Asked what it’s like playing with his solo band after his recent split with his QUEENSRŸCHE bandmates, Tate said, “It is very refreshing to play with people who are positive, people that are good players, people that you can live with and joke with and have a good time with and there’s no animosities or jealousies or this kind of thing going on. You can kind of relax and not worry that you’re gonna wind up in a negative situation with something you say or something they say or something like that.”
He added, “A band, you know, is a funny mechanism. It’s a tight-knit group and everybody has personality and you live in a real intimate atmosphere with people, and so it can get very intense and stressful.”
Tate, who was fired from QUEENSRŸCHE in June after fronting the group for three decades, was asked if he was expecting to be kicked out of the group or if the announcement came out of the blue. “Oh, yeah, it was out of the blue — completely unexpected,” he said. “And it actually, to this day, doesn’t make any sense to me, in the sense that here you have this incredibly successful band — we’re internationally known, we have a great reputation around the world, we’ve explored our niche in music to the nth degree. And why would you take a completely successful entity like this, at this point in our career — realistically, we have probably, like, 10 years of productive work ahead of us before we’re all old men — and why would you destroy it? Why would you just rub it in the dirt and destroy any kind of integrity that you’ve built up over the years. And only to, what? Start over again? It makes no sense at all; it’s madness, and I don’t understand it. I am surprised that these moves were made with such a, I guess, short-sighted view on life. It’s shocking to me.”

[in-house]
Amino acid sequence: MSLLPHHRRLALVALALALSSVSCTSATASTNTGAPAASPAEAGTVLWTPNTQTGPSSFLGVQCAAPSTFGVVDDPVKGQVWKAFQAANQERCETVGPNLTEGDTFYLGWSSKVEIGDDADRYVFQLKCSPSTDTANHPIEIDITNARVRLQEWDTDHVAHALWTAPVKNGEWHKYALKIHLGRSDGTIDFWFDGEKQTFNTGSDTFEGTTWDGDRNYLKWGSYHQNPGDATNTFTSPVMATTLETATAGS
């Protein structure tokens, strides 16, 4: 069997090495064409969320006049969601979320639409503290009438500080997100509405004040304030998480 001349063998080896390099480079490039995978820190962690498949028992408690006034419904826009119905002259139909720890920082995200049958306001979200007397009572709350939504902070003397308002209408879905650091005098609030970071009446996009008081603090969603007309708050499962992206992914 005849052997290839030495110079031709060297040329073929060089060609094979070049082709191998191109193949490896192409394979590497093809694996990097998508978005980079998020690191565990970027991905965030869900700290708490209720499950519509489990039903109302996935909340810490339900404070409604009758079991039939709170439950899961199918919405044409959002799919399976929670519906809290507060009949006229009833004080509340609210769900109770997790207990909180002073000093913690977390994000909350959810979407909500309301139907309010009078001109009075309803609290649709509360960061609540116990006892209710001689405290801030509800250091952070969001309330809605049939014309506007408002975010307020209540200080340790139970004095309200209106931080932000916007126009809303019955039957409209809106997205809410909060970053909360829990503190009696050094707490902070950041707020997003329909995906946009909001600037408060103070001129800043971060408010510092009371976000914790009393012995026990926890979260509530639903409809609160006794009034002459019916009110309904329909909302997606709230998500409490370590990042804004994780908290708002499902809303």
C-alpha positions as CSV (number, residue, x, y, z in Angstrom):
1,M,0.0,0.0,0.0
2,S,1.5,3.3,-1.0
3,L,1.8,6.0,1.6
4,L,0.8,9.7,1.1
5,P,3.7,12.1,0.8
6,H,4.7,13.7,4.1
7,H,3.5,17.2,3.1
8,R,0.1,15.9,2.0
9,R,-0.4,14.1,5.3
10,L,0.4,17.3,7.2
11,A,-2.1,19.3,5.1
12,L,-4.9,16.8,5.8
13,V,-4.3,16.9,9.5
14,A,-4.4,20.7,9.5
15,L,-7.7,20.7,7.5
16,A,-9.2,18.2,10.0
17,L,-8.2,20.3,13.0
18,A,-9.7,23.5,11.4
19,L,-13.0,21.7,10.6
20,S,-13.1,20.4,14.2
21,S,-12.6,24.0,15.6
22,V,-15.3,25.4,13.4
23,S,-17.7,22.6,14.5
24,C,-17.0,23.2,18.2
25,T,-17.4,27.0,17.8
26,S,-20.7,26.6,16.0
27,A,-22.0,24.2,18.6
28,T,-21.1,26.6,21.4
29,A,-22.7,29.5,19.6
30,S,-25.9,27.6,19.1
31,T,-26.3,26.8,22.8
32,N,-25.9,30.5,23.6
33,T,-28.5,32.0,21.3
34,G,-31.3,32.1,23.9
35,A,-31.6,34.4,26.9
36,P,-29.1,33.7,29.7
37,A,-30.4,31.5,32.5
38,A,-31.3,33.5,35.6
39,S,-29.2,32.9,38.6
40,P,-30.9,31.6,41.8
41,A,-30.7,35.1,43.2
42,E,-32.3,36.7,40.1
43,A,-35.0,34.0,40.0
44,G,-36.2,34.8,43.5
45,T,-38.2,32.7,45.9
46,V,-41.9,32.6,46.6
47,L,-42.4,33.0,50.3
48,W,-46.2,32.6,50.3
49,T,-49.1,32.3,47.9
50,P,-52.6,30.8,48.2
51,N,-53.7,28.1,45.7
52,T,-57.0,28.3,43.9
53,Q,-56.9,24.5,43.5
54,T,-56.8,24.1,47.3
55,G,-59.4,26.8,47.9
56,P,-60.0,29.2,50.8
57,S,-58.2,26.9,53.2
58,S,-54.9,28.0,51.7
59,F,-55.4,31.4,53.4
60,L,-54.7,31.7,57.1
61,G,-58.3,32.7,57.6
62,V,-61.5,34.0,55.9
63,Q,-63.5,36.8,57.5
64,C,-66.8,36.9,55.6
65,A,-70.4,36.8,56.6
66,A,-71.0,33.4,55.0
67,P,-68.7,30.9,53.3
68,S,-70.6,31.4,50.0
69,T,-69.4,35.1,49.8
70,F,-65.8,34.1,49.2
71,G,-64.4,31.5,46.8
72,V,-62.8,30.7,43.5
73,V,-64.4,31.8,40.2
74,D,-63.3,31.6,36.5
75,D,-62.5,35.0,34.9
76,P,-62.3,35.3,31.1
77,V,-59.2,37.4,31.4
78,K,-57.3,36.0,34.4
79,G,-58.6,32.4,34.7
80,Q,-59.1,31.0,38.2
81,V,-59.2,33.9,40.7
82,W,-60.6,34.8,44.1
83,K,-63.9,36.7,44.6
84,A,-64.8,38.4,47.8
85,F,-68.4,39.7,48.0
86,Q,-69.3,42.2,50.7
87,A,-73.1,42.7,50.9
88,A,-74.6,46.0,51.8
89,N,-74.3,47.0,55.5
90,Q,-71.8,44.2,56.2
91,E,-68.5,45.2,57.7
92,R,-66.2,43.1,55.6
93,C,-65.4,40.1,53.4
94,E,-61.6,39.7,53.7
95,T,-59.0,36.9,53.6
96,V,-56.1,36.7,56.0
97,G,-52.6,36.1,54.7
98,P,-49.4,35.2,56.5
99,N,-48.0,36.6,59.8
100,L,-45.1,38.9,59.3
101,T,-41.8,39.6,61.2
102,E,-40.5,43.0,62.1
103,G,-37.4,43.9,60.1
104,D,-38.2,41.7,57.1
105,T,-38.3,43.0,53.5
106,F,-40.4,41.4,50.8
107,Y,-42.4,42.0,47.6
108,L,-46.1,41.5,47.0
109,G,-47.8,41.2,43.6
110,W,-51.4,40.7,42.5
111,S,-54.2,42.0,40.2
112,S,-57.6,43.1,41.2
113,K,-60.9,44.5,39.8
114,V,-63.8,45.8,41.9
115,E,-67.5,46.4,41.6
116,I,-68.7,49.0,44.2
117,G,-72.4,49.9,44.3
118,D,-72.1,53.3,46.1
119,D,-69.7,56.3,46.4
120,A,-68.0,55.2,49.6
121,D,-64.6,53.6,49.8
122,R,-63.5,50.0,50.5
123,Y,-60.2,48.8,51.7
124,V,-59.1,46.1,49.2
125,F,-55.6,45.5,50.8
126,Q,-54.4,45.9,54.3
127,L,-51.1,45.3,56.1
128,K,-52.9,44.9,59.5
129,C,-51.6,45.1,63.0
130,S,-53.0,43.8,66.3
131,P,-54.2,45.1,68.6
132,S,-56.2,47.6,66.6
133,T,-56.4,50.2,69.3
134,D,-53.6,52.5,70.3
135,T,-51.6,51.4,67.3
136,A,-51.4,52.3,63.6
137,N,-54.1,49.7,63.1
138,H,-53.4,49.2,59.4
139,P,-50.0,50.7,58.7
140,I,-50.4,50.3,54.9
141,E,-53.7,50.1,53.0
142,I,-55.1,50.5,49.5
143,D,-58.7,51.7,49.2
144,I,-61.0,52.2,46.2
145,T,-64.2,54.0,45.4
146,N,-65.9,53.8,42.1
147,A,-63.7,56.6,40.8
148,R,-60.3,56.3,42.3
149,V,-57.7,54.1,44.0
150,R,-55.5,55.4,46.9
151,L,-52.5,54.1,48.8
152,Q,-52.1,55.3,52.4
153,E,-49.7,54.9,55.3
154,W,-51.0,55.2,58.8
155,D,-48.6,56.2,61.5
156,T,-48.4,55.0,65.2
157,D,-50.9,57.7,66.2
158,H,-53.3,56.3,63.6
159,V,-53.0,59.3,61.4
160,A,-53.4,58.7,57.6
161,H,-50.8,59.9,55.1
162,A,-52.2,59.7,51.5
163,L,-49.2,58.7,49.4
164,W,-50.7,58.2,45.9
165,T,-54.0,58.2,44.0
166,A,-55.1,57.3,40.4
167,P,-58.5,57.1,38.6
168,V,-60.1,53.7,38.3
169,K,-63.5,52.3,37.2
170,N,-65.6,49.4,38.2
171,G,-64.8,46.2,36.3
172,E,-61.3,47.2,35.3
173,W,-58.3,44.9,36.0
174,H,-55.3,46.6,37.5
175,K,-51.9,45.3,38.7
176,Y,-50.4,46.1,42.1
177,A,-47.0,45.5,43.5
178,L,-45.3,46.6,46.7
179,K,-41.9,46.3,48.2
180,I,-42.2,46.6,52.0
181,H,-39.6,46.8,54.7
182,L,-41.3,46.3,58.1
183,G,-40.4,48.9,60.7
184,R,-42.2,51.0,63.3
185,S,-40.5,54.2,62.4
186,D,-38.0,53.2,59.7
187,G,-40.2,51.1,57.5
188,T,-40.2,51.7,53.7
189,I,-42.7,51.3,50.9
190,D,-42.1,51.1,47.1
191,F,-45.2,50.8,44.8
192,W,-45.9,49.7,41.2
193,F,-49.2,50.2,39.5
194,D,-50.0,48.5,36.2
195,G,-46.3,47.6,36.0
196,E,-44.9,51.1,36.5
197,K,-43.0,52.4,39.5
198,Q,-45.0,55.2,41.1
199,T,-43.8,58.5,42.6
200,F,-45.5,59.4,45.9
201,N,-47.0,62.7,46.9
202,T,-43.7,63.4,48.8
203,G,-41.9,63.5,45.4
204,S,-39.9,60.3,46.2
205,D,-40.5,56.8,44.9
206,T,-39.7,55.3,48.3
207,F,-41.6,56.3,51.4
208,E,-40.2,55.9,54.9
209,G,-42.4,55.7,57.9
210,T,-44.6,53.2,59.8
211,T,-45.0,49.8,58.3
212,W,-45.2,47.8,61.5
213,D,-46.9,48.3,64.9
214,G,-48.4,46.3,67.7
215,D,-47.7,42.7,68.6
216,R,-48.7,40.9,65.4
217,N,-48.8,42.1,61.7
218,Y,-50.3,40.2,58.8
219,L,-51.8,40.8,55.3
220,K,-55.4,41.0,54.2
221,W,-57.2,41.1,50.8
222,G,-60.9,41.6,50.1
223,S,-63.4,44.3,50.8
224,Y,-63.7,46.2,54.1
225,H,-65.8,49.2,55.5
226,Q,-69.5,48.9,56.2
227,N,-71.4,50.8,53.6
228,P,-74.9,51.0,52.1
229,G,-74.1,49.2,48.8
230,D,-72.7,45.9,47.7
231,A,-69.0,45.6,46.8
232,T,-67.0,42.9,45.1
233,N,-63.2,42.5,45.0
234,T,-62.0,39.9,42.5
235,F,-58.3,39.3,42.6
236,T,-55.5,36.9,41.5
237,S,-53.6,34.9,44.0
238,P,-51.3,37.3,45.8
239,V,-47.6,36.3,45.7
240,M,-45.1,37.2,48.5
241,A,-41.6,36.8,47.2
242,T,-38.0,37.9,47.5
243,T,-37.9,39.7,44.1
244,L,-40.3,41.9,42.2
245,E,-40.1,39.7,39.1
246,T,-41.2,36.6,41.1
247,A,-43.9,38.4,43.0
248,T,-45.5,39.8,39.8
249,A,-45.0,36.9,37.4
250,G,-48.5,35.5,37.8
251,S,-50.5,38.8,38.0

Tate, who recently sought to prevent his former bandmates from touring and operating under the QUEENSRŸCHE name without him, says that he is very much open to patching things up with the other guys, telling “The Metal Command”, “I would love to, yeah. I woud love to actually sit in a room and have a conversation. That hasn’t happened since Brazil [in April]. It would be a wonderful thing to actually sit down as civilized people and have a conversation about everything. I’d patch it up tomorrow if I could.”
The singer was also asked if he had any regrets about the physical altercation that occurred among Tate, drummer Scott Rockenfield and guitarist Michael Wilton before showtime at an April 14 concert in Sao Paulo, Brazil (Tate previously admitted to having spit on the band during the performance). “Definitely, I regret my actions that night,” he said. “And I’m not making any excuses for it; it was definitely the wrong way to handle things. And I’m not trying to justify it, but bands are bands and we’re a bunch of guys, and sometimes guys are physical [laughs], and it’s happened many times over the years. THE WHO, for example, is a band that is pretty known for getting into brawls and things like this. It’s not uncommon, definitely.”
Tate’s second solo album, “Kings & Thieves“, will be released on November 6 via InsideOut Music.